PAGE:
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World Trade Center beam in Brewer offers residents a place to reflect on 9/11 attacks

Posted Sept. 11, 2012, at 3:49 p.m.
Last modified Sept. 11, 2012, at 6:27 p.m.

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Gerard Bilodeau (right) of Belfast watches as Jymme O'Roak of Hudson runs her hand across a steel beam that was once part of Tower 2 of the World Trade Center in New York. Both came to the Brewer Fire Department on Tuesday to see the piece of steel on the 11th anniversary of the 9/11 attacks.
Gerard Bilodeau (right) of Belfast watches as Jymme O'Roak of Hudson runs her hand across a steel beam that was once part of Tower 2 of the World Trade Center in New York. Both came to the Brewer Fire Department on Tuesday to see the piece of steel on the 11th anniversary of the 9/11 attacks.
A short section of steel beam marked with iron workers identification sits on display at the Brewer Fire Department on Tuesday. The steel beam was once part of Tower 2 of the World Trade Center in New York.
A short section of steel beam marked with iron workers identification sits on display at the Brewer Fire Department on Tuesday. The steel beam was once part of Tower 2 of the World Trade Center in New York.

BREWER, Maine — A warped 6-foot section of steel inside Brewer’s Public Safety Museum is a symbol of much more than the building it once helped support, said Mainers who came to look at the beam Tuesday on the 11th anniversary of the Sept. 11 terrorist attacks.

Visitors examined the beam, ran their hands along its surface and thought back to the day it fell. They said it represented the loss, tragedy and heroism of that day.

The beam was once part of a massive, 135-ton section of steel between the 74th and 78th floors of the South Tower, which was hit by the second plane shortly after 9 a.m.

Nearly 3,000 people died in the 9/11 attacks, including more than 340 firefighters, 60 police officers and emergency medical technicians.

“It was an emotional day not just for us in the public safety field, but for all Americans,” said Brewer firefighter Kevin Thibodeau, who guided visitors on tours of the museum and shared the beam’s story.

Visitors shared stories of where they were on the day the towers fell.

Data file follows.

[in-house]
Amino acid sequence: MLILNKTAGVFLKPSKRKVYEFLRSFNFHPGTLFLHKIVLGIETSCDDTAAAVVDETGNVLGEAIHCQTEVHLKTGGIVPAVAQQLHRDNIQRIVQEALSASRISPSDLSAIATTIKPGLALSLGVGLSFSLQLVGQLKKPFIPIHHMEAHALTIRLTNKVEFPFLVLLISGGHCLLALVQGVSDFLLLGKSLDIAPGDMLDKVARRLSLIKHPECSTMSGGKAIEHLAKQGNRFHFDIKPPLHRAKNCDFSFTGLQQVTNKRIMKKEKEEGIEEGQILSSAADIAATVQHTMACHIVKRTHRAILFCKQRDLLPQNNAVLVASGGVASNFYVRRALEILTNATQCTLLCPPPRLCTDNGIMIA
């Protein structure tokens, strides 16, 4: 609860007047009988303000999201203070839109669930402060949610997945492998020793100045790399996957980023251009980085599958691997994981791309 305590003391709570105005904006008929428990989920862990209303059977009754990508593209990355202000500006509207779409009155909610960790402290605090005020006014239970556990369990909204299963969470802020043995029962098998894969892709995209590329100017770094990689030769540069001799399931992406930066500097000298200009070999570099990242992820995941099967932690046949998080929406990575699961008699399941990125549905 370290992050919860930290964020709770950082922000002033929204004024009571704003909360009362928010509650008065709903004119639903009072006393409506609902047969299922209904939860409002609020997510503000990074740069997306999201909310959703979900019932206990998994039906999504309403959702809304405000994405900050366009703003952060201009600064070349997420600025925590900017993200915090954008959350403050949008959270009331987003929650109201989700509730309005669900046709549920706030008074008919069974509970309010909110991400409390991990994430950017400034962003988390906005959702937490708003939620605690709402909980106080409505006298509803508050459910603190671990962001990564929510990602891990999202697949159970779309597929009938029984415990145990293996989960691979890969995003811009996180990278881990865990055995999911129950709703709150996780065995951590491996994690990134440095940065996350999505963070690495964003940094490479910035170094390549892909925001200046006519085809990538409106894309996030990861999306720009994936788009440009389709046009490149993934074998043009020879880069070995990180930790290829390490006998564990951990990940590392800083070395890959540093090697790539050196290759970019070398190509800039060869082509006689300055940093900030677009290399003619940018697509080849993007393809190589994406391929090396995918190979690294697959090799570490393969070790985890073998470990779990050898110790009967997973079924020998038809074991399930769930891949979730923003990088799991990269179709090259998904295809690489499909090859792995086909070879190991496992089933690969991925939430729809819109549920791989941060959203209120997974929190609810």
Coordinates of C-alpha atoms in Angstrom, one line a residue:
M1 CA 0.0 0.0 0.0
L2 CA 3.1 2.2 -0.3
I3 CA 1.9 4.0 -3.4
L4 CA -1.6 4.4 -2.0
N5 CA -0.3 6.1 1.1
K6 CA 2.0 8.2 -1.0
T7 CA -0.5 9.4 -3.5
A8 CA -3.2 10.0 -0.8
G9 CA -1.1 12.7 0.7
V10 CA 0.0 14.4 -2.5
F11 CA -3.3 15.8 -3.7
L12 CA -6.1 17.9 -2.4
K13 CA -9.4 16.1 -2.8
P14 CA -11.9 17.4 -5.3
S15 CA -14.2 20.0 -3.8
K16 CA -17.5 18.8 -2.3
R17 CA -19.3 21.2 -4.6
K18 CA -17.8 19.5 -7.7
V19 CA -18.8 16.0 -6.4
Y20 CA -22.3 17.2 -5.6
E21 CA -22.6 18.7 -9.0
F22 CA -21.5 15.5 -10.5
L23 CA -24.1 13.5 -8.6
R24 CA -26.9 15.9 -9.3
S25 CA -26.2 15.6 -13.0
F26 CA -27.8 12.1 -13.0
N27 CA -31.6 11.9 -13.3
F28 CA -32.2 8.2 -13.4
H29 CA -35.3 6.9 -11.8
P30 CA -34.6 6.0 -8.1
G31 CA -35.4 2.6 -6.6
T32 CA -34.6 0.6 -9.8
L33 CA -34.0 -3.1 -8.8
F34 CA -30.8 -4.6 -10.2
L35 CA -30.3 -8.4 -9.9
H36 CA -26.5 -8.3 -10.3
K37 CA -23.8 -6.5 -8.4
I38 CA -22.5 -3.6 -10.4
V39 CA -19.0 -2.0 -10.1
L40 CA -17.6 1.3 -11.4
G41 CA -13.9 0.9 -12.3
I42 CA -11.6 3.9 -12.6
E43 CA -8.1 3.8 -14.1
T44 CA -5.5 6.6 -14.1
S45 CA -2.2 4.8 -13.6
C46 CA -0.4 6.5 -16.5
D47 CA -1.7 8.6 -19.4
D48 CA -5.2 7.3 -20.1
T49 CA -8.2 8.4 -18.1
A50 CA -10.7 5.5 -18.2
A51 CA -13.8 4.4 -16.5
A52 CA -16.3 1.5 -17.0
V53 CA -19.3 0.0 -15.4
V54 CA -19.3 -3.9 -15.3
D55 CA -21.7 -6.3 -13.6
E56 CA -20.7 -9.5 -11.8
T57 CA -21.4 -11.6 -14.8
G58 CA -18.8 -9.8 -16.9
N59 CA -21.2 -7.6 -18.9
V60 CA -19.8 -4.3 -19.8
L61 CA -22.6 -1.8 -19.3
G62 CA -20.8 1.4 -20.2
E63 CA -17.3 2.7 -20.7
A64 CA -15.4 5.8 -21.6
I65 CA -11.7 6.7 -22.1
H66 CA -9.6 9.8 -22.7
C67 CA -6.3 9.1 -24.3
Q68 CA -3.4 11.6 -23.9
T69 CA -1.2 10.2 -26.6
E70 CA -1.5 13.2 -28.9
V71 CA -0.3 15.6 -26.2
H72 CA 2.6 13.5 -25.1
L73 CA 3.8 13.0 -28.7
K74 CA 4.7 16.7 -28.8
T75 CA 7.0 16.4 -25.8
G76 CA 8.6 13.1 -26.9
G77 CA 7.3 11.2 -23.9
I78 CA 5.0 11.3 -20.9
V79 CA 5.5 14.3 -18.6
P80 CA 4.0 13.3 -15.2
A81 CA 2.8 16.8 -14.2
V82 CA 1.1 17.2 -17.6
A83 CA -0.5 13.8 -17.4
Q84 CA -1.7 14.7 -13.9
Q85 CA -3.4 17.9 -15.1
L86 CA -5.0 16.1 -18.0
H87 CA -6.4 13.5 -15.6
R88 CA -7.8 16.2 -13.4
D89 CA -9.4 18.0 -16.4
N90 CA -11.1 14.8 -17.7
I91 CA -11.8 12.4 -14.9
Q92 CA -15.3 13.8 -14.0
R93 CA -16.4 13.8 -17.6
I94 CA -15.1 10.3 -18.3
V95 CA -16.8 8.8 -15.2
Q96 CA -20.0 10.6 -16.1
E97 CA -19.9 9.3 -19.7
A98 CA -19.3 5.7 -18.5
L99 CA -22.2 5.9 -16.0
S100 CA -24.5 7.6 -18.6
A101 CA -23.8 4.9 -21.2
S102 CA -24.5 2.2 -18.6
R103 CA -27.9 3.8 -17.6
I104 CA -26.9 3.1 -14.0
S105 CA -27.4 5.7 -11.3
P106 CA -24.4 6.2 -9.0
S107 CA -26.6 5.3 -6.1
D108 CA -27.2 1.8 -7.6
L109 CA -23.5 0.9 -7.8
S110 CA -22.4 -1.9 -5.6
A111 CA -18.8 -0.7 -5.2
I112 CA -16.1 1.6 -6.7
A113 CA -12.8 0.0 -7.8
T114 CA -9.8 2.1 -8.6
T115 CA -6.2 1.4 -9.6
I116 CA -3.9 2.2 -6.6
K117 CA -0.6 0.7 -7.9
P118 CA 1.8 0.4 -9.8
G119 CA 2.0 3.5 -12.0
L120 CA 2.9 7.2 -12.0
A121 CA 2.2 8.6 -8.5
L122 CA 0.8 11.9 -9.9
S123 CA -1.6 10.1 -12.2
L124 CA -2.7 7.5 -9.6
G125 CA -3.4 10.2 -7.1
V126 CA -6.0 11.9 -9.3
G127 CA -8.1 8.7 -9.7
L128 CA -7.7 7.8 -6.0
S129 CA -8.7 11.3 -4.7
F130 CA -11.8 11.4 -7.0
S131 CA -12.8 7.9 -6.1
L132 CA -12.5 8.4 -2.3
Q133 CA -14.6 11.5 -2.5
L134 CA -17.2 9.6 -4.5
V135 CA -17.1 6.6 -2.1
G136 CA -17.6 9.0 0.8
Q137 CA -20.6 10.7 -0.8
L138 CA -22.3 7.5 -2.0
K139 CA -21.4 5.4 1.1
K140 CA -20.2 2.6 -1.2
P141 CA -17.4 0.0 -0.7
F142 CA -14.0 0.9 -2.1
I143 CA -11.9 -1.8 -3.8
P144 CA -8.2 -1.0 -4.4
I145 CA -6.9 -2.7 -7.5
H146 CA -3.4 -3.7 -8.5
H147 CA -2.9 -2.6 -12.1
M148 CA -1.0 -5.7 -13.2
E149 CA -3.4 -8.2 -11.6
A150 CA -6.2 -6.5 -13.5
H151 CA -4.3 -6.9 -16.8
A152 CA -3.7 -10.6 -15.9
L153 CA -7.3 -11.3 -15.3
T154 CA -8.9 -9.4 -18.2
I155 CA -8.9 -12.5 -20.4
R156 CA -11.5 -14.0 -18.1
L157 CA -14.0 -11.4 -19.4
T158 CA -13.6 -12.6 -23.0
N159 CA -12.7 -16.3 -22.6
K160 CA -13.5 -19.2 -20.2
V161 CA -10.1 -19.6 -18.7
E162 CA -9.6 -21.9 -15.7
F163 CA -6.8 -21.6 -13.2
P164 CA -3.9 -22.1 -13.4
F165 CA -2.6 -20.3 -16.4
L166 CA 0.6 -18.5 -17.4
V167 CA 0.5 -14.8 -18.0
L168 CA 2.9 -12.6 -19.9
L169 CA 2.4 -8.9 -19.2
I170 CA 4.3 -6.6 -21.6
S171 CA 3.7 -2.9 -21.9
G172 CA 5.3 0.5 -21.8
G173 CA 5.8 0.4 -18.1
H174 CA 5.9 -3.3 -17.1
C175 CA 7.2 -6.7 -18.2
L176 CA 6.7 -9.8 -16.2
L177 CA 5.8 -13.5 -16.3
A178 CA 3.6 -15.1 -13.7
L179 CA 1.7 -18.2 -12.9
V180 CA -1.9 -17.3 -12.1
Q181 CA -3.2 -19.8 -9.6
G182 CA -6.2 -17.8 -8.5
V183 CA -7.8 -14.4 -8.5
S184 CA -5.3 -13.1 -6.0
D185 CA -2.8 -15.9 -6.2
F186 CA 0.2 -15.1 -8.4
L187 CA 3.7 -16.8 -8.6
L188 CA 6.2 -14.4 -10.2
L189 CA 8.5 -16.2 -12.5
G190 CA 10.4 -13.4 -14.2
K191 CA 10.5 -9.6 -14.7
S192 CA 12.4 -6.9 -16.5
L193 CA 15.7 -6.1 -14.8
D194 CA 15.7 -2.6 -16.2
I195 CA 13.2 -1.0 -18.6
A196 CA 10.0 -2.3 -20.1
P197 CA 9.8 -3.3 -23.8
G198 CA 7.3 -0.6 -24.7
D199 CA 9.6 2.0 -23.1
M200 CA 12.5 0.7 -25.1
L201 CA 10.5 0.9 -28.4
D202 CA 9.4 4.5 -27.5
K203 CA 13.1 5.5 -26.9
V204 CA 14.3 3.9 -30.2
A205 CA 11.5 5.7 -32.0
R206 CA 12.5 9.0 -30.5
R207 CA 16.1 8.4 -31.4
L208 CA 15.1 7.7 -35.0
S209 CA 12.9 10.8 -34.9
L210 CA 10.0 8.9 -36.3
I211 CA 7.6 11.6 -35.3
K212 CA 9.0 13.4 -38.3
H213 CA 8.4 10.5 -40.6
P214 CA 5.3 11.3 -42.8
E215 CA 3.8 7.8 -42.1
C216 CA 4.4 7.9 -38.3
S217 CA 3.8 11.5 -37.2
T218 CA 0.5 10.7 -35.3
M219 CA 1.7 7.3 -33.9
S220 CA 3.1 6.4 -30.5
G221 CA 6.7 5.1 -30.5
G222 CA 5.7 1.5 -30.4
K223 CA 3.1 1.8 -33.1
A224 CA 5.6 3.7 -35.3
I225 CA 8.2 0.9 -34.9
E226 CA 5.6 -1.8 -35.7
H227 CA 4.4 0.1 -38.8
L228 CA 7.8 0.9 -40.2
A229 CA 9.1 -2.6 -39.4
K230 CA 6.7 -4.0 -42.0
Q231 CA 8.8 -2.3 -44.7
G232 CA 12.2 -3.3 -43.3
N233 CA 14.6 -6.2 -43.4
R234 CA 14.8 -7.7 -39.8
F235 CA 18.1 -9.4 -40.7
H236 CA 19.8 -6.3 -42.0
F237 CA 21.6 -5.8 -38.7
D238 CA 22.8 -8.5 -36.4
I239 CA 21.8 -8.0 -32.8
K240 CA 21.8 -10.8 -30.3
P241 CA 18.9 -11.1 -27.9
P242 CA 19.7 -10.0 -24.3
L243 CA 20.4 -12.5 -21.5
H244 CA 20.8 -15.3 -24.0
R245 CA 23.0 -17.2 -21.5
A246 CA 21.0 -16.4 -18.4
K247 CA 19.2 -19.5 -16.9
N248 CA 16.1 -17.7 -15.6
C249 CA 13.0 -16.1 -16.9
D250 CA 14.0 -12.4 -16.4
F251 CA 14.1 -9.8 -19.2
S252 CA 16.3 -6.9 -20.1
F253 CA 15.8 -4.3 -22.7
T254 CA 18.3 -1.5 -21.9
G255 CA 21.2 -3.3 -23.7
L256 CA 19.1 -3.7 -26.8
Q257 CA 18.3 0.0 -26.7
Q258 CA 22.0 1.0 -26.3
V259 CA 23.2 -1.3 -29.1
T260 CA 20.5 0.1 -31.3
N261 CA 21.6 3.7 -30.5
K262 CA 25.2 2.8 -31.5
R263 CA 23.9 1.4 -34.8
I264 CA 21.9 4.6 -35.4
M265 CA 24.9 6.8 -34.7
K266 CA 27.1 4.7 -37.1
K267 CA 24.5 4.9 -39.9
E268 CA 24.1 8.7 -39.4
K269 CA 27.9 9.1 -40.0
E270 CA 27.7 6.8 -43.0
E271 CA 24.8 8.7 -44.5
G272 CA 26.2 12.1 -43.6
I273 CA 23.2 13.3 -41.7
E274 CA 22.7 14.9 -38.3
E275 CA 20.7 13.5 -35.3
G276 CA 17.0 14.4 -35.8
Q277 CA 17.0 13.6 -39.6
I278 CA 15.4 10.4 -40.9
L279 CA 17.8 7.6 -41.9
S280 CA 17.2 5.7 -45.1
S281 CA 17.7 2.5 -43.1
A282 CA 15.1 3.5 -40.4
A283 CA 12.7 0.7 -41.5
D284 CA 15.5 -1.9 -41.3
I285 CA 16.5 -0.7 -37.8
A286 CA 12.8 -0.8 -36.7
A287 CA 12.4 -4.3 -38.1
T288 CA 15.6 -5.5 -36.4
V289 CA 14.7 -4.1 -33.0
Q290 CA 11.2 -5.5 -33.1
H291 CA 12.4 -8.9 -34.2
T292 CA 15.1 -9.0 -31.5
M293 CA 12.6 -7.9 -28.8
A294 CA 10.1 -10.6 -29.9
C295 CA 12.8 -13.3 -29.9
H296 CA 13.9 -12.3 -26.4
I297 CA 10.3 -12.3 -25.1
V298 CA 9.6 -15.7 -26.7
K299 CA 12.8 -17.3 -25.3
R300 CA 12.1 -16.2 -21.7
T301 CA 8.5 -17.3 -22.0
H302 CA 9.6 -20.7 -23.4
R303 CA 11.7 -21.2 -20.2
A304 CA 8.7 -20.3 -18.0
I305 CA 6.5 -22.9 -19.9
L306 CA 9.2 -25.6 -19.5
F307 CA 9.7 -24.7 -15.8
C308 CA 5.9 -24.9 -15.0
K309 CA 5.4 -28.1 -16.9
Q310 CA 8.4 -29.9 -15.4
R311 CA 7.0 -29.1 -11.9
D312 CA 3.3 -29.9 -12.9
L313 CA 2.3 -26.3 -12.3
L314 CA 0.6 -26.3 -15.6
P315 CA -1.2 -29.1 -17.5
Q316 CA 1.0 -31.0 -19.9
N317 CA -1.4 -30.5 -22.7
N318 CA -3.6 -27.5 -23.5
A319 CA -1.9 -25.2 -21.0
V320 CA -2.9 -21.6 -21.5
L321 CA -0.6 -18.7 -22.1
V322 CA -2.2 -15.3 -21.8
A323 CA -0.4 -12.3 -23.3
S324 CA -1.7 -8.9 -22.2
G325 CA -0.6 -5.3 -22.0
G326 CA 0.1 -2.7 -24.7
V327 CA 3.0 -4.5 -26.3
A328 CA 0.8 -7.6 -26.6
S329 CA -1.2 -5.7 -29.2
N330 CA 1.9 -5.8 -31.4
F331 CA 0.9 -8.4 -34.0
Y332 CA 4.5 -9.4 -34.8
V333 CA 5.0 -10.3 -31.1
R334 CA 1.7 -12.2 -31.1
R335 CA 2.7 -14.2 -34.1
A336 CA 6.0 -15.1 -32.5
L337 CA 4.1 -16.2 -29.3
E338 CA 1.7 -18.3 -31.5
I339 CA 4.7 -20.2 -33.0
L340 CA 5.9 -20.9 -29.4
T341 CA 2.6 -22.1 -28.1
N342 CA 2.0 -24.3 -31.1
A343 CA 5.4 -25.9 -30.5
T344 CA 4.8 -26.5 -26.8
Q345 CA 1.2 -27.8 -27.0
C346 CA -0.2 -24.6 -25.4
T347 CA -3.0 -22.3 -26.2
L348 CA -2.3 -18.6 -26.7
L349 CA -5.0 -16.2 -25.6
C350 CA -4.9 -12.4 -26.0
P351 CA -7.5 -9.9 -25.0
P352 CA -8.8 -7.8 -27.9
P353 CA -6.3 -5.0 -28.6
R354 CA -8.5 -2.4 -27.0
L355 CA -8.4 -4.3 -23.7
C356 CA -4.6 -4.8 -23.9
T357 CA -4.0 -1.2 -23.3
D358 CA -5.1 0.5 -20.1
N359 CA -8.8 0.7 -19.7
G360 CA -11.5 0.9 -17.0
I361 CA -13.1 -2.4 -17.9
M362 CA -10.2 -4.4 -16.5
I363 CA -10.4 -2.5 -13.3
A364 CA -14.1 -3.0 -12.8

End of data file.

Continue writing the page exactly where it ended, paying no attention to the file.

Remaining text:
Gerard Bilodeau of Belfast said he was teaching at Gardiner Area High School on Sept. 11, 2001, and that he learned of the attacks when he got in to work. No classes were taught that day, and students and teachers spent most of the day quietly watching the news unfold.

“The whole day was just in limbo,” Bilodeau recalled.

Gerard’s wife, Ellen, was in New York City attending school during the late 1960s and early 1970s. She watched the towers go up.

“It was a feeling of shock” watching the the towers crumble in 2001, she said.

“Kind of feels like a little piece of home,” Ellen Bilodeau said while looking at the beam.

Several people who went to the fire station on Tuesday said the day’s weather brought back even more vivid memories from Sept. 11, 2001. They said the weather bore remarkable similarities to the day 11 years ago — the clear blue skies, the cool temperatures.

Firefighters from all over Maine — including Brewer — volunteered to go to New York City after the twin towers fell, but the National Association of Firefighters sent out a message that put them in a holding pattern because of the influx of volunteers.

The Brewer Public Safety Building has three pieces of the World Trade Center’s twin towers on display to honor all who lost their lives in the Sept. 11 attacks.

The largest World Trade Center relic on display in Brewer is an 18-foot-long section of a steel beam that still bears the yellow stenciled lettering it had when it was installed during the towers’ construction in the late 1960s and early 1970s. It is displayed in the fire station’s truck bay.

The second piece, part of the towers’ aluminum exterior, is displayed on the Police Department side of the complex, and the third piece is housed in the museum.

Brewer Fire Department Capt. Brent Melvin, police Sgt. Rich Smith and Nickerson & O’Day President and CEO Karl Ward went in October 2008 to Hangar 17 at John F. Kennedy International Airport, where what remains of the buildings is stored, to select the pieces.

“It’s really hard to describe how it made us feel” standing inside the hangar, Melvin said at the time. “It was kind of like we were on sacred ground.

“It’s still very real,” he added.

BDN writer Nok-Noi Ricker contributed to this report.

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